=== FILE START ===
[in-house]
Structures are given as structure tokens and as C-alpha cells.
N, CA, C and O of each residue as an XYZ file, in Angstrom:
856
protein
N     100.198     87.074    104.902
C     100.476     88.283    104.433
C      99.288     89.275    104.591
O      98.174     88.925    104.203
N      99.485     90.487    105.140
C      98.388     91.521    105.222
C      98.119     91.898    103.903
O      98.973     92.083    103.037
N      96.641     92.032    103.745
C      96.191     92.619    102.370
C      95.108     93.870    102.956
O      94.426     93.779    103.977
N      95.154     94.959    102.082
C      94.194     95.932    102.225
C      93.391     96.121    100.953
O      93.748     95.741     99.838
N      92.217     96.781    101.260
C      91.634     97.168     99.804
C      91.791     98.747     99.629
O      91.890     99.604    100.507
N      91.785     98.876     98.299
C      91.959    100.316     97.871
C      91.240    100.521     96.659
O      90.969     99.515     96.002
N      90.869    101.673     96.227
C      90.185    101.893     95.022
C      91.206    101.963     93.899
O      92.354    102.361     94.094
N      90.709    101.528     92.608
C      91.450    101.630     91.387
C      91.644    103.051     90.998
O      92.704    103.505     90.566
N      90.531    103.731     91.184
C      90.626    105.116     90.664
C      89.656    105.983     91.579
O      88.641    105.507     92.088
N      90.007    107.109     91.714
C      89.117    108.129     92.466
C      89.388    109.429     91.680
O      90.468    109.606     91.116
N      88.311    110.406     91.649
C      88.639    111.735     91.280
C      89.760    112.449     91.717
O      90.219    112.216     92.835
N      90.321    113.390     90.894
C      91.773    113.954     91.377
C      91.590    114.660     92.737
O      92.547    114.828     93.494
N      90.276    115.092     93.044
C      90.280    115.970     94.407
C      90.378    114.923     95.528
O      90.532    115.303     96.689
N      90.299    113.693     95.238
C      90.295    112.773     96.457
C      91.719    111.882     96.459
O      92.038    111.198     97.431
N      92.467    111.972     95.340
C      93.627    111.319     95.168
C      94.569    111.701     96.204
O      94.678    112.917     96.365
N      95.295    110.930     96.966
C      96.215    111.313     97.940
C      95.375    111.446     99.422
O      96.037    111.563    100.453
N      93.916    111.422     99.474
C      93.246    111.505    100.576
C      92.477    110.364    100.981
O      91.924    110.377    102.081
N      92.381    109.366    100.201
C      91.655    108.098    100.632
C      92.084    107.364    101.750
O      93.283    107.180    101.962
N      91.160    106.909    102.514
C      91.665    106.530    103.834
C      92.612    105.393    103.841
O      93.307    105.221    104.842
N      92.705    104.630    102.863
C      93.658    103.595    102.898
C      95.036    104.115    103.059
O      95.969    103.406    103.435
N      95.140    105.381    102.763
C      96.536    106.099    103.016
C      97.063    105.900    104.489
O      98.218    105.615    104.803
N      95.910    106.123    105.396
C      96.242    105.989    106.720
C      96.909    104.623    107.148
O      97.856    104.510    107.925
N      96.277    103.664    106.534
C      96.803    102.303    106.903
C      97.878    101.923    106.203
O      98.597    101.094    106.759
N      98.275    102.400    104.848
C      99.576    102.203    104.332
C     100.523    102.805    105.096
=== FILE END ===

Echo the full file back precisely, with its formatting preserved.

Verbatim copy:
[in-house]
Structures are given as structure tokens and as C-alpha cells.
N, CA, C and O of each residue as an XYZ file, in Angstrom:
856
protein
N     100.198     87.074    104.902
C     100.476     88.283    104.433
C      99.288     89.275    104.591
O      98.174     88.925    104.203
N      99.485     90.487    105.140
C      98.388     91.521    105.222
C      98.119     91.898    103.903
O      98.973     92.083    103.037
N      96.641     92.032    103.745
C      96.191     92.619    102.370
C      95.108     93.870    102.956
O      94.426     93.779    103.977
N      95.154     94.959    102.082
C      94.194     95.932    102.225
C      93.391     96.121    100.953
O      93.748     95.741     99.838
N      92.217     96.781    101.260
C      91.634     97.168     99.804
C      91.791     98.747     99.629
O      91.890     99.604    100.507
N      91.785     98.876     98.299
C      91.959    100.316     97.871
C      91.240    100.521     96.659
O      90.969     99.515     96.002
N      90.869    101.673     96.227
C      90.185    101.893     95.022
C      91.206    101.963     93.899
O      92.354    102.361     94.094
N      90.709    101.528     92.608
C      91.450    101.630     91.387
C      91.644    103.051     90.998
O      92.704    103.505     90.566
N      90.531    103.731     91.184
C      90.626    105.116     90.664
C      89.656    105.983     91.579
O      88.641    105.507     92.088
N      90.007    107.109     91.714
C      89.117    108.129     92.466
C      89.388    109.429     91.680
O      90.468    109.606     91.116
N      88.311    110.406     91.649
C      88.639    111.735     91.280
C      89.760    112.449     91.717
O      90.219    112.216     92.835
N      90.321    113.390     90.894
C      91.773    113.954     91.377
C      91.590    114.660     92.737
O      92.547    114.828     93.494
N      90.276    115.092     93.044
C      90.280    115.970     94.407
C      90.378    114.923     95.528
O      90.532    115.303     96.689
N      90.299    113.693     95.238
C      90.295    112.773     96.457
C      91.719    111.882     96.459
O      92.038    111.198     97.431
N      92.467    111.972     95.340
C      93.627    111.319     95.168
C      94.569    111.701     96.204
O      94.678    112.917     96.365
N      95.295    110.930     96.966
C      96.215    111.313     97.940
C      95.375    111.446     99.422
O      96.037    111.563    100.453
N      93.916    111.422     99.474
C      93.246    111.505    100.576
C      92.477    110.364    100.981
O      91.924    110.377    102.081
N      92.381    109.366    100.201
C      91.655    108.098    100.632
C      92.084    107.364    101.750
O      93.283    107.180    101.962
N      91.160    106.909    102.514
C      91.665    106.530    103.834
C      92.612    105.393    103.841
O      93.307    105.221    104.842
N      92.705    104.630    102.863
C      93.658    103.595    102.898
C      95.036    104.115    103.059
O      95.969    103.406    103.435
N      95.140    105.381    102.763
C      96.536    106.099    103.016
C      97.063    105.900    104.489
O      98.218    105.615    104.803
N      95.910    106.123    105.396
C      96.242    105.989    106.720
C      96.909    104.623    107.148
O      97.856    104.510    107.925
N      96.277    103.664    106.534
C      96.803    102.303    106.903
C      97.878    101.923    106.203
O      98.597    101.094    106.759
N      98.275    102.400    104.848
C      99.576    102.203    104.332
C     100.523    102.805    105.096